He and Sophie are very similar which is why their relationship works. They both are people who have close friends but feel separated from the rest of the world as well. Their relationship moves from constantly waiting for the other one to realise how strange they believe themselves to be and run off, until finally understanding that they can help one another.

You have to pity Myles for his initial meeting with Sophie but when we get to see her side of things it balances things out. Embarrassment and defense mechanisms are hard defaults to override and the way we see Sophie break these down over the course of the book are excellent. There is a slow emergence after numerous hasty retreats and second thoughts and seeing her character grow is really nice.

Other characters I adored are Stevie and Jade. Jade’s relationship as Sophie’s brother and the relationship he has with his boyfriend Stevie is wonderful. What makes Jade and Stevie exceptional characters is that Rae doesn’t make them imposing but they show understanding and support in other ways and in simple gestures like being there at key moments and helping Sophie when she doesn’t even ask. The sibling relationship is beautiful; it makes and develops Jade’s character and position as a brother by how he sees Sophie and how he acts with her. Rae uses their conversations and gestures as a way to show not tell and while it seems basic, it actually shows much more than if they were more prominent.

Content wise there are some serious personal issues shown and discussed in this book but Rae does it without making it an overbearing factor, but she also doesn’t shy away or glorify it either. The way it is shown and talked about seems to be handled with care and realism, something that brings the emotions and understanding to the surface and reduces the risk of making it dramatic or flippant.

What I love particularly is the ending and the way Rae has written it, especially the moments of confusion and uncertainty. The fact we see all of this from Sophie’s point of view we experience everything she does and with the chaos of the concluding chapters I love that we don’t really know what is going on because Sophie doesn’t know what is going on.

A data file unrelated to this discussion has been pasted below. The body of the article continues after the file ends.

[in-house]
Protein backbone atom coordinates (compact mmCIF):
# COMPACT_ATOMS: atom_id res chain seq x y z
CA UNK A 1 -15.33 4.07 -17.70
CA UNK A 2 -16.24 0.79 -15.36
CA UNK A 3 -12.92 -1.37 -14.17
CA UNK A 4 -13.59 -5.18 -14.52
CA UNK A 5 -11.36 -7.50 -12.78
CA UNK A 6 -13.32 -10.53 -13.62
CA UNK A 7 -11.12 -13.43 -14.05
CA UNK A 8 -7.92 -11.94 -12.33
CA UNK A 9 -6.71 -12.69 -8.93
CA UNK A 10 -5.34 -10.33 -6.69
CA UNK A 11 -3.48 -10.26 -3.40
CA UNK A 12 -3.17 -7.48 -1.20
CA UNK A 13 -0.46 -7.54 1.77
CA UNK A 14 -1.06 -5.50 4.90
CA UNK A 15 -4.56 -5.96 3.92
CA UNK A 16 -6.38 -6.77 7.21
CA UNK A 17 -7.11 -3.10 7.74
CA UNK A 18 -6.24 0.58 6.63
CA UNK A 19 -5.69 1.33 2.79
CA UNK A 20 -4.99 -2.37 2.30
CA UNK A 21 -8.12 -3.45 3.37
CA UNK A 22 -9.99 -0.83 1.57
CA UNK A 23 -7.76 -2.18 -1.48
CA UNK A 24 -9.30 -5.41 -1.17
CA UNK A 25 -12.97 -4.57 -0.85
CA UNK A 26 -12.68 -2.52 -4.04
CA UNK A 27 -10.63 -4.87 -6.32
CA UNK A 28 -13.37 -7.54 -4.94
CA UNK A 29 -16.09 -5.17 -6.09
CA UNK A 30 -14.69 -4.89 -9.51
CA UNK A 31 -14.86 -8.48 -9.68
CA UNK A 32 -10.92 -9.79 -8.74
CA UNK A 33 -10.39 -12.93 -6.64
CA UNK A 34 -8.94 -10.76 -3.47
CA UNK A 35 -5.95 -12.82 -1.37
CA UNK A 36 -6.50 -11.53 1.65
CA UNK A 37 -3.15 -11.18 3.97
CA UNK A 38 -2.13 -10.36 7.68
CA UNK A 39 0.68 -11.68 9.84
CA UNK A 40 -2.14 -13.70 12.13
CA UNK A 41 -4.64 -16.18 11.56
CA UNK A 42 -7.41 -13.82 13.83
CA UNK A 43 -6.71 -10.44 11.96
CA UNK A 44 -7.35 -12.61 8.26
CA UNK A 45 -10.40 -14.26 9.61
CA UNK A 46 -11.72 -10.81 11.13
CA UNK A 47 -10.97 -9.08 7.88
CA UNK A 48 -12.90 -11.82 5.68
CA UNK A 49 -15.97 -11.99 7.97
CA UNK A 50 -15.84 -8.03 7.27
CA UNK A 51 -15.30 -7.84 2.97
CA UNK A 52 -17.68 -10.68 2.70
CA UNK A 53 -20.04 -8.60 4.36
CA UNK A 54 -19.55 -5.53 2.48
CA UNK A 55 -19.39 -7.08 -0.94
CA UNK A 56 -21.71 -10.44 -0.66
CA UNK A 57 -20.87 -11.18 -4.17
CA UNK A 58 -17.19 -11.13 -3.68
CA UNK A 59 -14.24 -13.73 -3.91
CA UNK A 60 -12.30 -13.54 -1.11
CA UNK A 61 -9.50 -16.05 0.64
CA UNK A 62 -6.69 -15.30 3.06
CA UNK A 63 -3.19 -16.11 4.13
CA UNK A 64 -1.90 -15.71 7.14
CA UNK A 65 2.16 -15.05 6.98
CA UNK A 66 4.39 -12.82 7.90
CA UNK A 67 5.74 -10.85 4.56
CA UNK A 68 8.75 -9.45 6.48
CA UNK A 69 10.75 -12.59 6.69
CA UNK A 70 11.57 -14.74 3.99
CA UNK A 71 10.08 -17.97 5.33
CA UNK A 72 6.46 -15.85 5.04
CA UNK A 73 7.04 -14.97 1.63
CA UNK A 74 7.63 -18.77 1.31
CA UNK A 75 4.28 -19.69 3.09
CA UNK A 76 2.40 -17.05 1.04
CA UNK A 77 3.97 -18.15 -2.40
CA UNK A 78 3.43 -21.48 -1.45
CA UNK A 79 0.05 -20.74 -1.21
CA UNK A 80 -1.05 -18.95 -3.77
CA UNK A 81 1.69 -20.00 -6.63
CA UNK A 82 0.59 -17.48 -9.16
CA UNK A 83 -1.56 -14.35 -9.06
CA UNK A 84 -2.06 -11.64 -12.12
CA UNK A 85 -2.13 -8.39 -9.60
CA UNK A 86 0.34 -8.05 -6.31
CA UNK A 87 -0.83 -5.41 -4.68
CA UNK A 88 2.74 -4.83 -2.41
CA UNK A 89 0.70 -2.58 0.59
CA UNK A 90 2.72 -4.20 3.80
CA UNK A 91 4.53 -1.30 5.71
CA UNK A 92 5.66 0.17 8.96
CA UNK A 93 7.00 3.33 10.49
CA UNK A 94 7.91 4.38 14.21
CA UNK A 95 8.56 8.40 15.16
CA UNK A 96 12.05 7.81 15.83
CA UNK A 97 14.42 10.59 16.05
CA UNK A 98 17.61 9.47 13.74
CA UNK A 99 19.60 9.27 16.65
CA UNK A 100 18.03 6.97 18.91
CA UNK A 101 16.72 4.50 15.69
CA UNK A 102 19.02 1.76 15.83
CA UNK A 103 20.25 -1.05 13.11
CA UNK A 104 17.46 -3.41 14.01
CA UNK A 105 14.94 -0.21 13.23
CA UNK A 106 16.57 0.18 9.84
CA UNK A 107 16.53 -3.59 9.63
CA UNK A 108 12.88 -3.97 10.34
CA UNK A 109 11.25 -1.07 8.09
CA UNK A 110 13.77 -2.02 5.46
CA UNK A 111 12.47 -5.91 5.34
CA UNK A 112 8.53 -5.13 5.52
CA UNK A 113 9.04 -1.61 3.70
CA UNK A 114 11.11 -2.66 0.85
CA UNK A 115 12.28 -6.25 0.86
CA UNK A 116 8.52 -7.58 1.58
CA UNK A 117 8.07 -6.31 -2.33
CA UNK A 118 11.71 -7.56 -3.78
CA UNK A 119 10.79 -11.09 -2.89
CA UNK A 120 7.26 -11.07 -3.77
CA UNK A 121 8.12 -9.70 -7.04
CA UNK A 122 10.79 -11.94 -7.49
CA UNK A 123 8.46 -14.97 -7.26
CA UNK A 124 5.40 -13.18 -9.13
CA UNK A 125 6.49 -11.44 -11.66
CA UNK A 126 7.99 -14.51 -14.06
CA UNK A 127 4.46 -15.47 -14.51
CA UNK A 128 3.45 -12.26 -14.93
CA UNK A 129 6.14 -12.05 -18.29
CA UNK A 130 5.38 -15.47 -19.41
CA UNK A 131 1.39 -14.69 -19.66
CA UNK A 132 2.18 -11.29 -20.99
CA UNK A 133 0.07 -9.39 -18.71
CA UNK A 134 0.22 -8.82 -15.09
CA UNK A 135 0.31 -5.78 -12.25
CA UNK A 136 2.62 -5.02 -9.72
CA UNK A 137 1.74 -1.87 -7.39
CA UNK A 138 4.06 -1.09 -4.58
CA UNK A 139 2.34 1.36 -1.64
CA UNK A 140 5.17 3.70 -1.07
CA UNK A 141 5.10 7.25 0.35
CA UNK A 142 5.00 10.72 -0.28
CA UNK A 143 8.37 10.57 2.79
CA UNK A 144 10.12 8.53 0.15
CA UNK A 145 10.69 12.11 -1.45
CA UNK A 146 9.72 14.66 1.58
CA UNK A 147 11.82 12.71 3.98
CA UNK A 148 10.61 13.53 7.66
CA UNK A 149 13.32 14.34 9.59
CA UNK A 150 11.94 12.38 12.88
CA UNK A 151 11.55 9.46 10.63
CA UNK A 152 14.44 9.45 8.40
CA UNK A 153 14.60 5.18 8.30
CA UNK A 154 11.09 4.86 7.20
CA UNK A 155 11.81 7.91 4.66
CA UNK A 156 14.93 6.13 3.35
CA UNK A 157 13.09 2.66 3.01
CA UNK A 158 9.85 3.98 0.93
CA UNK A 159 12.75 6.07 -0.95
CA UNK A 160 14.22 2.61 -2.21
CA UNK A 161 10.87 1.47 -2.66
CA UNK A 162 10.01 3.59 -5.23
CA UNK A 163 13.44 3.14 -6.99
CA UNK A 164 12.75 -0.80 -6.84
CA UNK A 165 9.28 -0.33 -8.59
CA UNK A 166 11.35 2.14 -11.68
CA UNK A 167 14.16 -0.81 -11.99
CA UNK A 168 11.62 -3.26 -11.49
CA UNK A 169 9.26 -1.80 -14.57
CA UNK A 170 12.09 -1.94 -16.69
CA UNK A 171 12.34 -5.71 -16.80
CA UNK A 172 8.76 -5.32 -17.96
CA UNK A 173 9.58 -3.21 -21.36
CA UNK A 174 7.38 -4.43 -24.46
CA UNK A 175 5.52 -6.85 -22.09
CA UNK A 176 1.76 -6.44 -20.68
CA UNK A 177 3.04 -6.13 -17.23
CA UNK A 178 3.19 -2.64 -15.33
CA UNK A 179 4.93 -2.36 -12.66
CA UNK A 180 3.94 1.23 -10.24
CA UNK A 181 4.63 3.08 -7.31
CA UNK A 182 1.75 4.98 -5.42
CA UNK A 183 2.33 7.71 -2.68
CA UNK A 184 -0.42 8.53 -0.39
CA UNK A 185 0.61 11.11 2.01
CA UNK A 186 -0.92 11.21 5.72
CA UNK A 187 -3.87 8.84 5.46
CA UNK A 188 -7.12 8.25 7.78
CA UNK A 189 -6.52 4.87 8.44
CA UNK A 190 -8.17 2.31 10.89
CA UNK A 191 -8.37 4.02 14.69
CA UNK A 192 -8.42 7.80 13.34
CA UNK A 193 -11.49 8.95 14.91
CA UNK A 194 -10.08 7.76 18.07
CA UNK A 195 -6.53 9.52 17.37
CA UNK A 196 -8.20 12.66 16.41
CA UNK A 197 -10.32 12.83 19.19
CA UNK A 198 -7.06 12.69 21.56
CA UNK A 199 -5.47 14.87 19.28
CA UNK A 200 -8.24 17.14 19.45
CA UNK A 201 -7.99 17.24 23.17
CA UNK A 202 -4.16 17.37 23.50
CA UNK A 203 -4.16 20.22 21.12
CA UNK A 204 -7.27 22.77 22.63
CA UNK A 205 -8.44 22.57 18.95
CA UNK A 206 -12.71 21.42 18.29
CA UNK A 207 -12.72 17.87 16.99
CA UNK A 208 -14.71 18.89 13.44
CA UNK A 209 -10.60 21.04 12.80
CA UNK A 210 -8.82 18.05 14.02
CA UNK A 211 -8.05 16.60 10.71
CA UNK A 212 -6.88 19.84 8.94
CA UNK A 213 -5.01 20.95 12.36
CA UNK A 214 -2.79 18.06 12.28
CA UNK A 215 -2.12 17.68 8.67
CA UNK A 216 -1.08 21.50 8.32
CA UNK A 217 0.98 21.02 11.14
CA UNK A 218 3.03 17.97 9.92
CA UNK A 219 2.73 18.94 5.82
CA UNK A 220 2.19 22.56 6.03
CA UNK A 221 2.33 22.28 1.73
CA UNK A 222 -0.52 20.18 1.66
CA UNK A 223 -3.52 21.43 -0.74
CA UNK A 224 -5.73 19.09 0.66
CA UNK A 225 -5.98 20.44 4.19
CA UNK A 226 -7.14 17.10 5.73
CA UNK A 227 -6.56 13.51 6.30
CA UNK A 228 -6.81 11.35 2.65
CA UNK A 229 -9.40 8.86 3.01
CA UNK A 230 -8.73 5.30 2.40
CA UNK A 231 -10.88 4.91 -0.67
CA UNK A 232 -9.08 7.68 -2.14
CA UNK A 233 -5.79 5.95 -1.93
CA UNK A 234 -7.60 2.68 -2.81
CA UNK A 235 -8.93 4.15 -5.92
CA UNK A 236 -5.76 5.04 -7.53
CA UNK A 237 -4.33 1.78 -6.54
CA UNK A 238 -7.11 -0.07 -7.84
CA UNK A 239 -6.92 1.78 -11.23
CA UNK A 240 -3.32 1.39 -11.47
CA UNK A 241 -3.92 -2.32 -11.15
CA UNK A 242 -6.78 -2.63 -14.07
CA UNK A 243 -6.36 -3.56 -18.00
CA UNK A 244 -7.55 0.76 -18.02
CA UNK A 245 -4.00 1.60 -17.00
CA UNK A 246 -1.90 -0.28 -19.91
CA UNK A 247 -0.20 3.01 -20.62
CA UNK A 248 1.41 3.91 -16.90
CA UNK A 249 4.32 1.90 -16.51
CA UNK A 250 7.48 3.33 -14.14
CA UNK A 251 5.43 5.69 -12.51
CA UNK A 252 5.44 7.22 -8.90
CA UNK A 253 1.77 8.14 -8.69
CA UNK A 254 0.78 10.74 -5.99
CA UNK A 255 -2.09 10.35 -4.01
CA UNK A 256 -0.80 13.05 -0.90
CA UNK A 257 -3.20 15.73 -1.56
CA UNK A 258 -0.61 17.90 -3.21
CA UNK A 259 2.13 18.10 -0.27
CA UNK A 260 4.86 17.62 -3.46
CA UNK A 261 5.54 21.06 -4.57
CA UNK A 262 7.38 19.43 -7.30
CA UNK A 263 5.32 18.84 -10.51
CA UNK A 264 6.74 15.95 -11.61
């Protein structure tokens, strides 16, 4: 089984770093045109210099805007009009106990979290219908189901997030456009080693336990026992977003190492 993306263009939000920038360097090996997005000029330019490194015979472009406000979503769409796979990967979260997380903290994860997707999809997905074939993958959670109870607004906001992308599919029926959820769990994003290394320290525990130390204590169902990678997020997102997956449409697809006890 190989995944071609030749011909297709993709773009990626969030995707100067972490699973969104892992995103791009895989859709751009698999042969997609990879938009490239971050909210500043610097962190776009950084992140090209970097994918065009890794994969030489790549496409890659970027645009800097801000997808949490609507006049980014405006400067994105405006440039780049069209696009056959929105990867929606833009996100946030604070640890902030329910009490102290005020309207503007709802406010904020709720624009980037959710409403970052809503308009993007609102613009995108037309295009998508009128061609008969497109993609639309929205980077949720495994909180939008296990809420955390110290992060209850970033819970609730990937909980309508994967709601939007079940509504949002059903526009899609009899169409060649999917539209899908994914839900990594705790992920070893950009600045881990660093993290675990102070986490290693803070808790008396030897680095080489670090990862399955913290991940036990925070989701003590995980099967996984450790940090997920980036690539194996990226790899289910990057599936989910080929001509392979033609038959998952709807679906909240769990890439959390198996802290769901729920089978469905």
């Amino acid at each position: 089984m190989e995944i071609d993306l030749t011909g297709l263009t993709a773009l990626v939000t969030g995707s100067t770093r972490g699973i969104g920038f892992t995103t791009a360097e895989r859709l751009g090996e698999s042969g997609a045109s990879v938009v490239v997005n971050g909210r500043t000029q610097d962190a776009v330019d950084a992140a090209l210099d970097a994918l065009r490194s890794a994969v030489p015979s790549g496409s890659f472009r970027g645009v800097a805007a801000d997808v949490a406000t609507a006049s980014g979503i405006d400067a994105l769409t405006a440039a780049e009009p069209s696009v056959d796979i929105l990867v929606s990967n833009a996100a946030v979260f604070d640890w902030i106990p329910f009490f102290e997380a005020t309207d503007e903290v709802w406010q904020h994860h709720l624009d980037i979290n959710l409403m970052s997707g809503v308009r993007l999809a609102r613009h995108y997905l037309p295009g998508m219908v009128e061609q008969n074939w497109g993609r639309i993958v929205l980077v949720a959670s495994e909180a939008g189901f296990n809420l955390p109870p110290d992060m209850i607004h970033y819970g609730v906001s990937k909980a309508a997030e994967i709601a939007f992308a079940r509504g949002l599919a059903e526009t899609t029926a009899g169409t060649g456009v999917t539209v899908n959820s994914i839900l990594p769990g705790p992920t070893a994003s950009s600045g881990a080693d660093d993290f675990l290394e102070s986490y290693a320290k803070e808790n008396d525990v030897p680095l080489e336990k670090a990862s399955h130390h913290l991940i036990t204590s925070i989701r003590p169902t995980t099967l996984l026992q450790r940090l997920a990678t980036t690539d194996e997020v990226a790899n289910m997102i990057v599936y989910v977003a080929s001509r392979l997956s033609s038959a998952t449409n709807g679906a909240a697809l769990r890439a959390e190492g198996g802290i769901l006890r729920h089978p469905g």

Rae writes these moments of confusion very well, and the emotions and feelings and moments of fading and unconsciousness Sophie experiences are well described. What Sophie goes through is captured without telling or rushing. Again, the length of time that passes in this book makes the story better. Nothing is brushed over or rushed and this adds to the reality and the suspense the story generates. Because we are seeing this through Sophie’s eyes we gain a lot more than if it was a third person narrative. The room for deeper emotions adds more meaning to the story, especially crucial in one that explores things Rae does in this novel.

In terms of writing there are a few description sentences where things like clothing is explained, they stand out slightly but not in an annoying way but perhaps there is room for a more fluid inclusion as they occasionally have purpose behind their mention. Though really, with her writing and storytelling Rae draws you in with character and plot so well that the rest is pretty much unimportant. Characters drive this story and they bring the intrigue, mystery, and excitement along with them that leave you hanging out for the next book.

To learn more about Nikki and her work here are the usual suspects
Author page
The Sunshine Series page

Where to find her books
Sunshine on Amazon
Sun Poisoned (Book #2) on Amazon
Barnes and Noble